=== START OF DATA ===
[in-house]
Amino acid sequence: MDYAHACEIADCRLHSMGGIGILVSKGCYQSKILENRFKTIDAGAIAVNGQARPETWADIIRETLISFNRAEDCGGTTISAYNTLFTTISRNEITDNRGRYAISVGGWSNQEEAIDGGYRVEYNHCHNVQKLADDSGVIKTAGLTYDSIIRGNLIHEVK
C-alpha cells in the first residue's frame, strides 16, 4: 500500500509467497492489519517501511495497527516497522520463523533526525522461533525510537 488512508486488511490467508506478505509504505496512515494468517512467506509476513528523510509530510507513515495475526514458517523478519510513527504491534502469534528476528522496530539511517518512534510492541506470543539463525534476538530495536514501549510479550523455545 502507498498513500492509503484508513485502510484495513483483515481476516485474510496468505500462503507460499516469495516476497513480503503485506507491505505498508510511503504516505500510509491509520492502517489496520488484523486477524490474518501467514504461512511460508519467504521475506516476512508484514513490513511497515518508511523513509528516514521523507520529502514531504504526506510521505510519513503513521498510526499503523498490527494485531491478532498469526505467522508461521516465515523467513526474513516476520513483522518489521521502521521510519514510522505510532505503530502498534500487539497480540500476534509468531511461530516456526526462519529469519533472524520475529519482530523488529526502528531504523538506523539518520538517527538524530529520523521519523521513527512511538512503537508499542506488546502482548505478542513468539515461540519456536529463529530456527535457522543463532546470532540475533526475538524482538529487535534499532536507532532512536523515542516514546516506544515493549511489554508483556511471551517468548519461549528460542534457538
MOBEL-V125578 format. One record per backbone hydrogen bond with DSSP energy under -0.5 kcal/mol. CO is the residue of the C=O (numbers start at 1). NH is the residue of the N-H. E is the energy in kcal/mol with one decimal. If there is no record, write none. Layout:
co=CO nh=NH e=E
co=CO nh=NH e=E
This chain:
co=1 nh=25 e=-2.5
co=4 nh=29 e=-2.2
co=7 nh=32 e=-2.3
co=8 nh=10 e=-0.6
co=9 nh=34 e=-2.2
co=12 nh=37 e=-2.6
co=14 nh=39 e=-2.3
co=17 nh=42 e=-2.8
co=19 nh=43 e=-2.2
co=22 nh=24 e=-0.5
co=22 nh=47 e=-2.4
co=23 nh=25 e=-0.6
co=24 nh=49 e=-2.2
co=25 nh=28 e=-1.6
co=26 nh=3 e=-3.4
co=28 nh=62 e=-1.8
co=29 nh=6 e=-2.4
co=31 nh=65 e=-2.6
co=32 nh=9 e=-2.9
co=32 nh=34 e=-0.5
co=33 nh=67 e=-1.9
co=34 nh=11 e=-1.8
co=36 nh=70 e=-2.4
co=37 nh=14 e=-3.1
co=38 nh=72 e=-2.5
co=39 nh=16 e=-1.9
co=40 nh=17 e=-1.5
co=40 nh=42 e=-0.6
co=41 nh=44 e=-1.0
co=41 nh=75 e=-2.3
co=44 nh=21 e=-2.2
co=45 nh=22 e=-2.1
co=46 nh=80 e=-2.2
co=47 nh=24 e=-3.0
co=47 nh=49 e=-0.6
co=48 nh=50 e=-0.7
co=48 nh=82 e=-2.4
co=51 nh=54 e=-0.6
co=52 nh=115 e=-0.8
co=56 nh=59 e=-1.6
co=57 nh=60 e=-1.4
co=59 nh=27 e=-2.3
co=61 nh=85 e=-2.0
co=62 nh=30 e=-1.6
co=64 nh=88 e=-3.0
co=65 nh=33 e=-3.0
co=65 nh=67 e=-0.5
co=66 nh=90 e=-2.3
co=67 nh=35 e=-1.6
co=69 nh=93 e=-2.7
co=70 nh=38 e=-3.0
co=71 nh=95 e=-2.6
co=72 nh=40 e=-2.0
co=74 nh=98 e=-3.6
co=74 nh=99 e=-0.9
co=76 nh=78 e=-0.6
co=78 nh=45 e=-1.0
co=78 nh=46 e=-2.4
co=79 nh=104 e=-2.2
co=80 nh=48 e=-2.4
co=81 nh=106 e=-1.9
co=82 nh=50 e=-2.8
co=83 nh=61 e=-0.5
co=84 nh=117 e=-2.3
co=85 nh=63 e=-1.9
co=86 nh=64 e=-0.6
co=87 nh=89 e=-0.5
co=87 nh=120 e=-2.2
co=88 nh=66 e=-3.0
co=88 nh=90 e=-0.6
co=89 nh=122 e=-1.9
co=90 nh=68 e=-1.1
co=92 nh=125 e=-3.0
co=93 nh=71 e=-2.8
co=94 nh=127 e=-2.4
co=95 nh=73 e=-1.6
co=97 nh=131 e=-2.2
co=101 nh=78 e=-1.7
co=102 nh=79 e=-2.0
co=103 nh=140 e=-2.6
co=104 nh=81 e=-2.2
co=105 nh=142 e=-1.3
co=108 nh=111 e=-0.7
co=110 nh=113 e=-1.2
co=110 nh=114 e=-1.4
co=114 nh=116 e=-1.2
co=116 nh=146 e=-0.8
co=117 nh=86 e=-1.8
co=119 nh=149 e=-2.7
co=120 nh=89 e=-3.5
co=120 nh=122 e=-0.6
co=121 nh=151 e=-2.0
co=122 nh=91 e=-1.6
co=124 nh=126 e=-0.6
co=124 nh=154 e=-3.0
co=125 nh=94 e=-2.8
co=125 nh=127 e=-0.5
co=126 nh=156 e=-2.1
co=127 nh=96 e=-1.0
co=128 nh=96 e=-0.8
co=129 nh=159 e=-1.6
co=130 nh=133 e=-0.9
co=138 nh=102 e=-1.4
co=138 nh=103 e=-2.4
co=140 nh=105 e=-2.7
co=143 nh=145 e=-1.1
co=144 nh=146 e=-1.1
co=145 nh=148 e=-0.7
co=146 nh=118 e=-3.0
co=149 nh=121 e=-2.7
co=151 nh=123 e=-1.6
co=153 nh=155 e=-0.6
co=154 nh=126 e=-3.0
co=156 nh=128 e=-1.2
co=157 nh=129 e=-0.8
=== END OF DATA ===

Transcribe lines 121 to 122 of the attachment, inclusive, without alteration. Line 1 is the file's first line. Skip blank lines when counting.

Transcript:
co=156 nh=128 e=-1.2
co=157 nh=129 e=-0.8